Tracing the Borders

On the wall of my family lounge room in regional NSW was a framed tourist map of Lebanon. The poster was unfolded in 1988 after it was picked up from the airport by my fleeing parents on their way to Australia from Beirut. The lines of the map were so familiar to me I could plot the towns from the mountains; Hasroun, Tannourine, Bcharre right up to Tartus on the Syrian coast.

The mural work on the wall of a carpark off Tongaboo Lane in Wagga Wagga, gives 28 young people a chance to trace their own journey. The portraits, titled No Borders in Our Sky, created on boards more than 10 metres wide and fastened to the wall, are collaged with the topography of borders and towns significant to the journey of each face, but it is the use of technology that propels the work from a one-dimensional mural to individual statements. The depth of heritage lies beyond the maps, using a phone to scan the portraits brings up music, poetry and animations created by each artist, exploring the imagination and personality behind the face.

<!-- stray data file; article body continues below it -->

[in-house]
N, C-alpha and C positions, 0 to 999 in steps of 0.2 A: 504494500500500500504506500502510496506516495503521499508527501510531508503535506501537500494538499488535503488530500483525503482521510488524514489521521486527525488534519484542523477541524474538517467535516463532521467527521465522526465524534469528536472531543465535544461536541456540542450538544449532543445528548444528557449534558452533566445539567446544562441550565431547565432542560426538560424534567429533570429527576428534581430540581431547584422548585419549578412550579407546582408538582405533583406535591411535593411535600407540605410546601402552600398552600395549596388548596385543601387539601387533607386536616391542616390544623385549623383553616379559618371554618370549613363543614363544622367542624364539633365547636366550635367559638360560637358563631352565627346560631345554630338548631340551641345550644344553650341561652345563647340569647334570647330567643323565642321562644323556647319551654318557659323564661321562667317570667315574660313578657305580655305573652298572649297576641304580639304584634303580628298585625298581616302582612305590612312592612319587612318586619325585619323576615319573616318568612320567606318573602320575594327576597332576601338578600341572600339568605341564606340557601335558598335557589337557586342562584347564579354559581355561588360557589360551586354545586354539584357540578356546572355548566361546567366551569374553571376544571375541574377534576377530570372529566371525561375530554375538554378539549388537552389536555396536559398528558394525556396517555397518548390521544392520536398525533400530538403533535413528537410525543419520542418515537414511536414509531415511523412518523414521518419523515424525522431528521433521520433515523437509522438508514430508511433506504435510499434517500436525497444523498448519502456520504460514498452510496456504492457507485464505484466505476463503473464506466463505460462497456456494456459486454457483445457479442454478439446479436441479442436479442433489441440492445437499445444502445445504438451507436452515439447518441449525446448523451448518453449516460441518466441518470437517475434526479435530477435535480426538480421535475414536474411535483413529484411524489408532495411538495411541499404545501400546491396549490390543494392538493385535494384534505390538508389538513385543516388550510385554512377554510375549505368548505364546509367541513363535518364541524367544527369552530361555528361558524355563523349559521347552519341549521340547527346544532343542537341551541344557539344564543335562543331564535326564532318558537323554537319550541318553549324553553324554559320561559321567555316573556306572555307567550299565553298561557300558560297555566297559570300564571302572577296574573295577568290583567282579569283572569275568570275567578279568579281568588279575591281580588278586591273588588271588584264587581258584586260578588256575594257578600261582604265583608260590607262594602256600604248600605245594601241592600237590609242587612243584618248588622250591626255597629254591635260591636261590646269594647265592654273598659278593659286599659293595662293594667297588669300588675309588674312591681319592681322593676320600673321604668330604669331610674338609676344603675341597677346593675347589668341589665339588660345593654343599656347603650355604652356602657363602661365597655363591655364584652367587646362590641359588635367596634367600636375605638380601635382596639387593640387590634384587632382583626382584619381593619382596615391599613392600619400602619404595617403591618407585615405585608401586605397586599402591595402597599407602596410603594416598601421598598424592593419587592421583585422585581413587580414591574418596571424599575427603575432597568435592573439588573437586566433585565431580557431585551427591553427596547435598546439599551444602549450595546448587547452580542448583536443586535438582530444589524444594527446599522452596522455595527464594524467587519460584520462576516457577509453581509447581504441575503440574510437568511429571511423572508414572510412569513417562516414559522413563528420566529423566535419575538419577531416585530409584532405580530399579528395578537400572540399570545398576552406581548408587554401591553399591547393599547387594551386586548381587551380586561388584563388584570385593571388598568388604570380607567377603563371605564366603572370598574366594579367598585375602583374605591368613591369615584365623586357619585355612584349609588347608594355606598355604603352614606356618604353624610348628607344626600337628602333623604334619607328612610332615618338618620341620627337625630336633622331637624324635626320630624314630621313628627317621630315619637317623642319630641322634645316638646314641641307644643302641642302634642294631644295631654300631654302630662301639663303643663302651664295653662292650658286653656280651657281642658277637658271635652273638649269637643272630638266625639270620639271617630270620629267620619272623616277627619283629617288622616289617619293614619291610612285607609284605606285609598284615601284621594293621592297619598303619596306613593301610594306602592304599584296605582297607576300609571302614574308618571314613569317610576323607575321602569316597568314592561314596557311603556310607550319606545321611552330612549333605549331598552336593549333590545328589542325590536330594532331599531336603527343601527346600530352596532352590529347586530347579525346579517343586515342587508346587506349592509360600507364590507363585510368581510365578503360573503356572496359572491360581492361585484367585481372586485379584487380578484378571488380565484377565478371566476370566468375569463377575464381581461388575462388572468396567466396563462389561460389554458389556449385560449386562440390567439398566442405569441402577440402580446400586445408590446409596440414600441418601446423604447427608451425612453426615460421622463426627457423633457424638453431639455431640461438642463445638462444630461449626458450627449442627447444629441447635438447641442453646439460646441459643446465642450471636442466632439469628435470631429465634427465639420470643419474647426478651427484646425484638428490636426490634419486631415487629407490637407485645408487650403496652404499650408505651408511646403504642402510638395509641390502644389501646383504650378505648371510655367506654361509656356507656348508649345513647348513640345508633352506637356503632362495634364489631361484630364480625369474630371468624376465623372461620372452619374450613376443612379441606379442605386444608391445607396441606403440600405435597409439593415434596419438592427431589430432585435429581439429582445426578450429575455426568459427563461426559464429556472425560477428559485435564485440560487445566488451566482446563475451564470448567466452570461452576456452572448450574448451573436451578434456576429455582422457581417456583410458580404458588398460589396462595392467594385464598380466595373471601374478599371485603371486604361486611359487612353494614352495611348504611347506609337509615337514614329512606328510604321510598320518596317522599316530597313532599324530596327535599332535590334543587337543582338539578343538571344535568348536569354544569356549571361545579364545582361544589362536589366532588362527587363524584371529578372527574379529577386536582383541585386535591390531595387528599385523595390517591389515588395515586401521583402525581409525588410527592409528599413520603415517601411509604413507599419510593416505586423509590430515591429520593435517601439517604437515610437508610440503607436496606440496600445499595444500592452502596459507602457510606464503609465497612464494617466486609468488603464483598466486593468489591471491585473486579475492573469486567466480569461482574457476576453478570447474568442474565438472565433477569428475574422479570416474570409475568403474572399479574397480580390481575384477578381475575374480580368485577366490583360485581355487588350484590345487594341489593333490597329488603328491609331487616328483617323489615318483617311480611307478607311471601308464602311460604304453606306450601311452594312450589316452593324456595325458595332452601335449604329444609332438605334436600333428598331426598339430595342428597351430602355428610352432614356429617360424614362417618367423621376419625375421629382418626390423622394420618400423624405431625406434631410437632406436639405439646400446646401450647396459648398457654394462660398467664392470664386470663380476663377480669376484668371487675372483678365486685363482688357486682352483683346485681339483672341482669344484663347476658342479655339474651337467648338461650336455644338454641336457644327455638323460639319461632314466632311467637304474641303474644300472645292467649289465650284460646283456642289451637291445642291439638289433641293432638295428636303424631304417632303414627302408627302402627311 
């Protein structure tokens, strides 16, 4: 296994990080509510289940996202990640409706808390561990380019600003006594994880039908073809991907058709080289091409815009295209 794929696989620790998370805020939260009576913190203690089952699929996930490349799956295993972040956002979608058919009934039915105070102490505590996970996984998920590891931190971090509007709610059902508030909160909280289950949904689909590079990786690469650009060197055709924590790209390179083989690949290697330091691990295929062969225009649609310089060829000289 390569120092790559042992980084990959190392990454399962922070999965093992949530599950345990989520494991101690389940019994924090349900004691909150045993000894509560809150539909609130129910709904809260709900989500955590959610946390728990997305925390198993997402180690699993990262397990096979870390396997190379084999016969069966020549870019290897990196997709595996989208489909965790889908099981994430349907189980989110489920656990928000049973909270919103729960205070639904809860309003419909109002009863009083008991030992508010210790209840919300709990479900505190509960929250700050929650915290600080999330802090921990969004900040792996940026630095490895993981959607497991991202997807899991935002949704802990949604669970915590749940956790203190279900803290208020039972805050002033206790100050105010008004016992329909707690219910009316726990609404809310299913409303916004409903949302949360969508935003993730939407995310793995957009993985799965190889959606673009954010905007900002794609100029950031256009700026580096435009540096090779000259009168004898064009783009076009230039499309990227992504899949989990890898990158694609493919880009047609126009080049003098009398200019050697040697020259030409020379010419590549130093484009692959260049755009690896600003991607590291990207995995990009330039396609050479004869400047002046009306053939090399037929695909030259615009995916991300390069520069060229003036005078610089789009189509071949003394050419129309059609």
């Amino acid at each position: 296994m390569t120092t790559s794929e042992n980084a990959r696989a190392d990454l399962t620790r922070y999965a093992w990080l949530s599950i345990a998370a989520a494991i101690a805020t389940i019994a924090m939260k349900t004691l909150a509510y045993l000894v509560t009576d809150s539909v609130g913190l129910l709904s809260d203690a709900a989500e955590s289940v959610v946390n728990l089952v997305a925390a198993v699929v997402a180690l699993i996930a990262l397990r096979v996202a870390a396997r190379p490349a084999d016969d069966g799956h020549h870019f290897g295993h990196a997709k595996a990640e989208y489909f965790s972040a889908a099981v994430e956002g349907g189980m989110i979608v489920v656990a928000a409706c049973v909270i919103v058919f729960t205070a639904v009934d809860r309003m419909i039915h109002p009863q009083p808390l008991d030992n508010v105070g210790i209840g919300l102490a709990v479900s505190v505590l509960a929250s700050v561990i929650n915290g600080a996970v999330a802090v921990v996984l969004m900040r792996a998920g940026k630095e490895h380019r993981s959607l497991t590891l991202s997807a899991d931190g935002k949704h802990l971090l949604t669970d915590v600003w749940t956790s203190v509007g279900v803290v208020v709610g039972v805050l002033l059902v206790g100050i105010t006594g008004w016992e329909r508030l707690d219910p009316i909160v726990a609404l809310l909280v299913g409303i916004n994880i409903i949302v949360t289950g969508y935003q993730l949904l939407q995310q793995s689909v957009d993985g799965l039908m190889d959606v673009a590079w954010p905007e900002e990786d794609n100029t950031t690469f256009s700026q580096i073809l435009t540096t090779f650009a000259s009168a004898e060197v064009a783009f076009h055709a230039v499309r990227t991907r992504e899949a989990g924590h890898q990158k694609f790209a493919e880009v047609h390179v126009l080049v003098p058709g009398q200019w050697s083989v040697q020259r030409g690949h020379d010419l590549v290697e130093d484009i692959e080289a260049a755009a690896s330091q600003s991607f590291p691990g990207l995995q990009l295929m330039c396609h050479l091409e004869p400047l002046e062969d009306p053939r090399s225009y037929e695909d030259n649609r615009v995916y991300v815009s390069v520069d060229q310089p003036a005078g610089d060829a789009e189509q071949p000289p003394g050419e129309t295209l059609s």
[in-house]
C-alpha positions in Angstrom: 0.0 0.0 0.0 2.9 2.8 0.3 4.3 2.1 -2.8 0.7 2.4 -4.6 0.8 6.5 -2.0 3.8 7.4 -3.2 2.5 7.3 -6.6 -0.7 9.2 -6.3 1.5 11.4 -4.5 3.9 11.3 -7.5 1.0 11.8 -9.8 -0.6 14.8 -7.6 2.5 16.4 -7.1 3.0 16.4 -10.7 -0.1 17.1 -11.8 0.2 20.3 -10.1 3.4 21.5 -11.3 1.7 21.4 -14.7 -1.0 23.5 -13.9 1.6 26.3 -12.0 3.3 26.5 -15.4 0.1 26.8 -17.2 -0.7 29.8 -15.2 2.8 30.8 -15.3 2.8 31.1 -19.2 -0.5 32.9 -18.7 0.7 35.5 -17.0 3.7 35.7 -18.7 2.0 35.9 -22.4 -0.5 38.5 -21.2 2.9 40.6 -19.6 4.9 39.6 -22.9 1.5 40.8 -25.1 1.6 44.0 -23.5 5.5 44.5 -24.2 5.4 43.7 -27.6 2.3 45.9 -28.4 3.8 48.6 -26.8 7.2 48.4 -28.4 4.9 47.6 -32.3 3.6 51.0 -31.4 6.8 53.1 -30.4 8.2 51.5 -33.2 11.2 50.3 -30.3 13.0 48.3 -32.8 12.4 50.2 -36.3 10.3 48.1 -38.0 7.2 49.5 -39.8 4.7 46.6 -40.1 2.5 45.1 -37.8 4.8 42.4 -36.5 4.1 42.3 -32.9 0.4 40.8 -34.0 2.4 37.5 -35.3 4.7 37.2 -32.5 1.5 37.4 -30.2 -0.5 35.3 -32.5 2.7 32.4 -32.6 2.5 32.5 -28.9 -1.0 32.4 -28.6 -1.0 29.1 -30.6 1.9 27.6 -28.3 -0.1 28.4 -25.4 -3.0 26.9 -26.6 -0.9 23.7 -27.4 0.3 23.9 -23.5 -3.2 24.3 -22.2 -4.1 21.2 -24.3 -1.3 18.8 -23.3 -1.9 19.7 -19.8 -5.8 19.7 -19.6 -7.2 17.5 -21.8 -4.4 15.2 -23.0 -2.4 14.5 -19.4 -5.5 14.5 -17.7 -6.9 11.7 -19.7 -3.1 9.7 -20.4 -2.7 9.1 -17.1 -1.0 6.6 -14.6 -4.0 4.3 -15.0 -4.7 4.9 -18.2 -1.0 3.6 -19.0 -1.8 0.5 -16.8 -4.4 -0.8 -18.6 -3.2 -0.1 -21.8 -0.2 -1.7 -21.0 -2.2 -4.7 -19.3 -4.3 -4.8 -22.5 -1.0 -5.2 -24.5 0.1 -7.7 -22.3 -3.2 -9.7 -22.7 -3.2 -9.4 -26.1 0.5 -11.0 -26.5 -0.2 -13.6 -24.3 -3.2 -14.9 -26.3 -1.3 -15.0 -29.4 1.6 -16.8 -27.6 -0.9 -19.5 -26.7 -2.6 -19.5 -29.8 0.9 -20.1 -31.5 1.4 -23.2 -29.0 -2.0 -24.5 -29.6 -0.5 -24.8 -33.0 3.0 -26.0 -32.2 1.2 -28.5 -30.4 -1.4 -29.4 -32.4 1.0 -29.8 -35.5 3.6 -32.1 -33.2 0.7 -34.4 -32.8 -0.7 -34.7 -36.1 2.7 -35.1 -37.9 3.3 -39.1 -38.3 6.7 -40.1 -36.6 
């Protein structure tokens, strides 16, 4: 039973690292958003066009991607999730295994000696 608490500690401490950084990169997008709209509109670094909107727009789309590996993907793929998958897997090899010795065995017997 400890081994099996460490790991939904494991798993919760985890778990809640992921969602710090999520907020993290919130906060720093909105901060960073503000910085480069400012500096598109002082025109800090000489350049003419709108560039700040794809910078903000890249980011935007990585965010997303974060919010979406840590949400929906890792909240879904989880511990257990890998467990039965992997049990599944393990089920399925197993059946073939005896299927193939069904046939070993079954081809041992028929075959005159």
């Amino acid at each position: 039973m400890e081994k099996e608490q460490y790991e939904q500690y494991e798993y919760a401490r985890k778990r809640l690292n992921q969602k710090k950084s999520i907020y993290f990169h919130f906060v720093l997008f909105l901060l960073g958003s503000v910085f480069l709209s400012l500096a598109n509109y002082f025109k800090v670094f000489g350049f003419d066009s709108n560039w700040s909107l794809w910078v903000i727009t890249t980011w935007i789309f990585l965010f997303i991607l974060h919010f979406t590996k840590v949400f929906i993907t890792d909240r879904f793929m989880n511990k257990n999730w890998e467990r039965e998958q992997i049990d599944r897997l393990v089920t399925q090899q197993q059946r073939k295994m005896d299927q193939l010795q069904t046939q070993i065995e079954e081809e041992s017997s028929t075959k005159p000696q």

Multicultural Council of Wagga Wagga Community Development Officer Thom Paton said the project, completed over 12 months, gave more than 50 young people in the regional town a chance to bond over their similarities. “There was a pride in being a part of this project, and to have their images and their stories available to the wider public,” Mr Paton said. “We didn’t realise the size and scale of what we were going to present, but to see them showing their parents and their family, it was just amazing.”

Each portrait, shaded with the maps of Myanmar, Iraq, Tibet, Liberia, and Wiradjuri country, also include the songs created in studio, and animations, pairing soft piano sounds with bold and hypnotic 3D sketches. “The creativity doesn’t just live behind one portrait,” Mr Paton explained. “Some of the works have been played on radio which is an achievement on its own. And the bond that was created in learning about the similarities between everyone’s story.”

The mural, installed during the Wagga Wagga Lost Lanes event, in a joint works by the Multicultural Council and Heaps Decent, remains in place, as a testament to the road taken and significance of heritage.

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